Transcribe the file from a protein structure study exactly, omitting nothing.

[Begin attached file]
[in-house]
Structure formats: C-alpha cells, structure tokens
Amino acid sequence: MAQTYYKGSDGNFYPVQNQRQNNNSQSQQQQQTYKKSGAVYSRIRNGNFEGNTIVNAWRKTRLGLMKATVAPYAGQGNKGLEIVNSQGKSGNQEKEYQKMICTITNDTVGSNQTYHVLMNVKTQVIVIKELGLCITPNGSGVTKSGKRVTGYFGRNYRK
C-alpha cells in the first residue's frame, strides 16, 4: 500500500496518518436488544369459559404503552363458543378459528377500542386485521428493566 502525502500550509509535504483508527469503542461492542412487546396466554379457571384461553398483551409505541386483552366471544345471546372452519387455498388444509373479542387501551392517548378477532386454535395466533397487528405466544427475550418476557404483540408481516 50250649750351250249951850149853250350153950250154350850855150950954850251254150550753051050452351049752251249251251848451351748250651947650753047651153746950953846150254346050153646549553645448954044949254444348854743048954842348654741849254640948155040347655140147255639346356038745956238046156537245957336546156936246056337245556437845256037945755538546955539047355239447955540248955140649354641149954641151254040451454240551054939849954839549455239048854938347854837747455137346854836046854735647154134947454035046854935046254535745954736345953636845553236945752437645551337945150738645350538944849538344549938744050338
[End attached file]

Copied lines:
[in-house]
Structure formats: C-alpha cells, structure tokens
Amino acid sequence: MAQTYYKGSDGNFYPVQNQRQNNNSQSQQQQQTYKKSGAVYSRIRNGNFEGNTIVNAWRKTRLGLMKATVAPYAGQGNKGLEIVNSQGKSGNQEKEYQKMICTITNDTVGSNQTYHVLMNVKTQVIVIKELGLCITPNGSGVTKSGKRVTGYFGRNYRK
C-alpha cells in the first residue's frame, strides 16, 4: 500500500496518518436488544369459559404503552363458543378459528377500542386485521428493566 502525502500550509509535504483508527469503542461492542412487546396466554379457571384461553398483551409505541386483552366471544345471546372452519387455498388444509373479542387501551392517548378477532386454535395466533397487528405466544427475550418476557404483540408481516 50250649750351250249951850149853250350153950250154350850855150950954850251254150550753051050452351049752251249251251848451351748250651947650753047651153746950953846150254346050153646549553645448954044949254444348854743048954842348654741849254640948155040347655140147255639346356038745956238046156537245957336546156936246056337245556437845256037945755538546955539047355239447955540248955140649354641149954641151254040451454240551054939849954839549455239048854938347854837747455137346854836046854735647154134947454035046854935046254535745954736345953636845553236945752437645551337945150738645350538944849538344549938744050338